Wayne Anthony OWENS, Appellant, v. STATE of Florida, Appellee.
Wayne Owens appeals his judgment and sentence for possession of cannabis and contends that the trial court erred in denying his motion to suppress. We agree and reverse.
At the suppression hearing in this case, Officer Seal testified that on August 12, 2001, he received information from a confidential informant (C.I.), not an anonymous tipster, that a black man named Wayne was standing in front of 1537 Green Street. The C.I. described Wayne as “five foot five, wearing no shirt and a pair of shorts” and said that Wayne “had marijuana in his pocket and in the front of his pants.” Officer Seal went to the location, and Owens was the only person in the area “that was even close to that description.” No testimony indicates how long after receiving the tip that Officer Seal located Owens.
Owens was standing in front of the apartments at 1537 Green Street when Officer Seal approached him, said he needed to talk to him about narcotics, and did a pat-down for weapons. Officer Seal felt what appeared to be “ring baggies” of marijuana in Owens' left front pocket. He manipulated Owens' pocket and then retrieved twelve ring baggies of marijuana from the pocket. Officer Seal admitted that he approached Owens based solely on the tip from the C.I.
The State contends that Officer Seal had probable cause to search Owens and seize the marijuana because the information came from a reliable C.I. and the officer's observations confirmed the information, except for the final detail of the possession of marijuana. “To determine whether information from a confidential informant gives rise to probable cause a court must look at the totality of the circumstances.” Everette v. State, 736 So.2d 726, 727 (Fla. 2d DCA 1999) (citing Illinois v. Gates, 462 U.S. 213, 103 S.Ct. 2317, 76 L.Ed.2d 527 (1983), and State v. Butler, 655 So.2d 1123 (Fla.1995)). This court explained in Everette that under the totality of the circumstances test, “the court must measure the confidential informant's veracity as well as the basis of the C.I.'s knowledge. Veracity can be established by proof that the C.I. has provided reliable information in the past or has provided detailed and verifiable information on the occasion in question.” Id.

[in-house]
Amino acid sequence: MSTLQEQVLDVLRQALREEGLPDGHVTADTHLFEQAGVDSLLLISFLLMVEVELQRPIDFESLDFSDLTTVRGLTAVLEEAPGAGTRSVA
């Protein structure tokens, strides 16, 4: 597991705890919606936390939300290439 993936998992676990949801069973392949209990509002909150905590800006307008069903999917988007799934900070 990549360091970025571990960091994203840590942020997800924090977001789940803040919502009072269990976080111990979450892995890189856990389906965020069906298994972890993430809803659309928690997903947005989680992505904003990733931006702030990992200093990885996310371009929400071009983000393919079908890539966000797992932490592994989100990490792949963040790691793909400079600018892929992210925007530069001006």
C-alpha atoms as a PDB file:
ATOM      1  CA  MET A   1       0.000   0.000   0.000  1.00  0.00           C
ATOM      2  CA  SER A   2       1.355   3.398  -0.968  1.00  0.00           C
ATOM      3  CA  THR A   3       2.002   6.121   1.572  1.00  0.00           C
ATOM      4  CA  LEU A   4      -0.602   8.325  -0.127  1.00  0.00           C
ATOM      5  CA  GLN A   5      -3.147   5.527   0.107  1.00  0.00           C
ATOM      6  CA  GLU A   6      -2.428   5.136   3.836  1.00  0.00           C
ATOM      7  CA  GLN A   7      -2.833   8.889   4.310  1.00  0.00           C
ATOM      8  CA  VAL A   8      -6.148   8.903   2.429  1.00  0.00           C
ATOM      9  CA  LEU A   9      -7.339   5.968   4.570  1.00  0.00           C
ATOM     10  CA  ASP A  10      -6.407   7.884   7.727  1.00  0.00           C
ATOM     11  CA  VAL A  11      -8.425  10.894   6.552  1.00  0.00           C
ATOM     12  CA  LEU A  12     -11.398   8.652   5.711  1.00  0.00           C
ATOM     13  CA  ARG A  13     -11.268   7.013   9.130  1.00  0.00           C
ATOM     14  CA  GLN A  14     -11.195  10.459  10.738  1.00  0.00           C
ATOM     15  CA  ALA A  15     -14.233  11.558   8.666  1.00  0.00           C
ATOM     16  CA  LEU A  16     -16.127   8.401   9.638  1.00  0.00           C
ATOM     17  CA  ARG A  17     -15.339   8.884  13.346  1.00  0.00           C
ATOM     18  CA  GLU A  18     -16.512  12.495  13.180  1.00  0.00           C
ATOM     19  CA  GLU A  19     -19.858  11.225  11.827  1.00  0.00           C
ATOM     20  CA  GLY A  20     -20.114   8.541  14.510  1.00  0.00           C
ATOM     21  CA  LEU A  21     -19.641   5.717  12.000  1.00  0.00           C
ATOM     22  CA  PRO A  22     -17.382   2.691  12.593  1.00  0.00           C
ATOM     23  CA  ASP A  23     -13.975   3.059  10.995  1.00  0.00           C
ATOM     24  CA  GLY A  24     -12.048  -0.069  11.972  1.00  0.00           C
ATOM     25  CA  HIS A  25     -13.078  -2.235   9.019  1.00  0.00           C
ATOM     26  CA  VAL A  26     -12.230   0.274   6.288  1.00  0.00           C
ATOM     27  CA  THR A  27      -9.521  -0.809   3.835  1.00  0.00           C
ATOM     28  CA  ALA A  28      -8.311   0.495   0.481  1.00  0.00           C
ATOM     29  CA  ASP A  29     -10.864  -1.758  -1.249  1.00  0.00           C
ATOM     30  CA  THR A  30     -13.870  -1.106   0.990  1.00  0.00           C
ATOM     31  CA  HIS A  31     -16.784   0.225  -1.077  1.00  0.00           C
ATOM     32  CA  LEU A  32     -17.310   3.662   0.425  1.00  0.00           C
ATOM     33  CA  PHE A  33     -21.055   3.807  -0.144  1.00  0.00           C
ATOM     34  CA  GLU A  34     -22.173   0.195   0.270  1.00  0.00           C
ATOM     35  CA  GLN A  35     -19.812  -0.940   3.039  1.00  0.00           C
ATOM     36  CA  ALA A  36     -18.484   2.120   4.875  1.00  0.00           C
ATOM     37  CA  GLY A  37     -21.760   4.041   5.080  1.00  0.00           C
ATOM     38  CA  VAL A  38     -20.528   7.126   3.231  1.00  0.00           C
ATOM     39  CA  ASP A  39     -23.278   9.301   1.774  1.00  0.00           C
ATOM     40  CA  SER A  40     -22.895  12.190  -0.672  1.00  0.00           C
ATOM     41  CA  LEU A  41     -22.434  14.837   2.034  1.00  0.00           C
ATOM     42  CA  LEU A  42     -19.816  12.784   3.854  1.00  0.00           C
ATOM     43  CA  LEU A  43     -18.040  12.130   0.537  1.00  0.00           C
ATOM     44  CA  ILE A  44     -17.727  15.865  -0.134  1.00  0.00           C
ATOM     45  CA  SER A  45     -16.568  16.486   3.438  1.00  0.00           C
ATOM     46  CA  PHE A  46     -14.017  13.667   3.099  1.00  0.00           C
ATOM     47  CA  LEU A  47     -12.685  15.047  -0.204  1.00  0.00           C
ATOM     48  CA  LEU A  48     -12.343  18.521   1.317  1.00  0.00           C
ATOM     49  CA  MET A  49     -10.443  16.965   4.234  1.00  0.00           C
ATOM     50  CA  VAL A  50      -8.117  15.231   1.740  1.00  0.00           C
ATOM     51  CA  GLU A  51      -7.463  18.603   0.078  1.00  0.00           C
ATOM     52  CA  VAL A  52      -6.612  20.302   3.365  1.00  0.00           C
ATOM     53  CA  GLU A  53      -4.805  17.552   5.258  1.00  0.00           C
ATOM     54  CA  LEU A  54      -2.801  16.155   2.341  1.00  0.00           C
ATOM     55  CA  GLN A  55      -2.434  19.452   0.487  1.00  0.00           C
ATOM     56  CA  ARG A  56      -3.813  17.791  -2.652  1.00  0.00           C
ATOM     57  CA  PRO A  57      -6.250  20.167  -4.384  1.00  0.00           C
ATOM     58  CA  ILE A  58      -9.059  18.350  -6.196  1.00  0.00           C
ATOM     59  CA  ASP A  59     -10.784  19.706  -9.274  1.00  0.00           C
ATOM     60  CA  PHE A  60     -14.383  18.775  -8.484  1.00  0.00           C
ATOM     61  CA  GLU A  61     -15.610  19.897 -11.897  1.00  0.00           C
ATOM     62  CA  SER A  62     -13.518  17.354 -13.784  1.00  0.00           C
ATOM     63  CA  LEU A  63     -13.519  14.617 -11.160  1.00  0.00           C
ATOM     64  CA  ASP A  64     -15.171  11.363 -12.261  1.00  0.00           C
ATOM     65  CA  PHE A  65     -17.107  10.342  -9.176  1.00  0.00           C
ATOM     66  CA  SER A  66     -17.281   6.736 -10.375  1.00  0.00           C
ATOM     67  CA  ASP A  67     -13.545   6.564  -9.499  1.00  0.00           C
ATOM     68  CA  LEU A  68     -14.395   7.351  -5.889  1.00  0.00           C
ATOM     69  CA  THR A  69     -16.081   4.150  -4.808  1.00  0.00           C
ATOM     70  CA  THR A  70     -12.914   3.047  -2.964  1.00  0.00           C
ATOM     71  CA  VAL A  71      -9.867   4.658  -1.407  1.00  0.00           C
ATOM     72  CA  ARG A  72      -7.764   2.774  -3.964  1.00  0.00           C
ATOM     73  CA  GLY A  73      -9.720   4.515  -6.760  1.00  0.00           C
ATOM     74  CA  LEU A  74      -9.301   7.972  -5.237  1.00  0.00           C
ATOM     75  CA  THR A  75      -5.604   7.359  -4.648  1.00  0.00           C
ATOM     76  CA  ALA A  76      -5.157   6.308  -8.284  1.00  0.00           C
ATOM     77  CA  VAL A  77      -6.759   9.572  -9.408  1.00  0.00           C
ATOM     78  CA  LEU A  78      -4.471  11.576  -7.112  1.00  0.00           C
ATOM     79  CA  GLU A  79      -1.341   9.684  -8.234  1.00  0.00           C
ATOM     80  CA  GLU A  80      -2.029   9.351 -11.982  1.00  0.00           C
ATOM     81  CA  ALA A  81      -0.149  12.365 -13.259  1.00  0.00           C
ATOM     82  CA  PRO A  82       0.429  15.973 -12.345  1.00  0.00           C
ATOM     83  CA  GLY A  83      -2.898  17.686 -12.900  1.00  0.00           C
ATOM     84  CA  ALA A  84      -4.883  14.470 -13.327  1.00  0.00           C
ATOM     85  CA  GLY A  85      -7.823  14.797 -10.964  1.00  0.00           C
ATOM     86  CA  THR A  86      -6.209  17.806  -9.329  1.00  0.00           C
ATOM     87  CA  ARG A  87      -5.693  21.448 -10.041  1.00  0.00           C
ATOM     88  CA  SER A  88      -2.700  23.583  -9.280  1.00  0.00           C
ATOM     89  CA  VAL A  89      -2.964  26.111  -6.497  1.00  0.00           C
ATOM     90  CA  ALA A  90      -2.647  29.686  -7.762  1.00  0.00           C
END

Here, Officer Seal gave general testimony that he had used this C.I. in previous cases and that the C.I.'s information was consistent with observations the officer had made. Based on his observations and training with this C.I., Officer Seal considered him to be reliable. No detail was provided as to the number of times the C.I. had given information in the past or whether the information resulted in arrests.
In contrast, in State v. Butler, 655 So.2d 1123 (Fla.1995), the officer had used information from the informant at least twenty times in the past, and sixty to seventy percent of the tips had resulted in felony arrests. Although the informant's tip did not include the precise basis of his knowledge, it contained abundant details rather than innocent facts that a passerby could observe. In addition to describing Butler's height, race, type of clothing, and location, the informant stated that Butler was selling cocaine, it was in his pants pocket, and he delivered it in rolled-up one-dollar bills. The supreme court affirmed the trial court's finding of probable cause based on the established credibility and reliability of the informant, together with the officer's corroboration of the detailed tip within minutes of receiving the tip, save for the ultimate information that Butler possessed cocaine. We note, however, that the Butler court cautioned that “in many instances a tip from an informant, standing alone, will not justify a finding of probable cause for an arrest or search.” Id. at 1131.
In Everette, the detective stated that he had used the informant “numerous times,” but this court noted that the State failed to establish the informant's reliability because there was no evidence that any officer had corroborated the information or that it was otherwise accurate. Everette, 736 So.2d at 727. In addition, there was no evidence as to the informant's basis of knowledge regarding the possession of large quantities of marijuana, and the officers only verified that a dark-colored Ford Probe with an orange stripe was involved. Thus, the court concluded that “[w]ithout specific details not easily accessible to the general public, the confidential informant's reliability can not be established.” Id. at 728.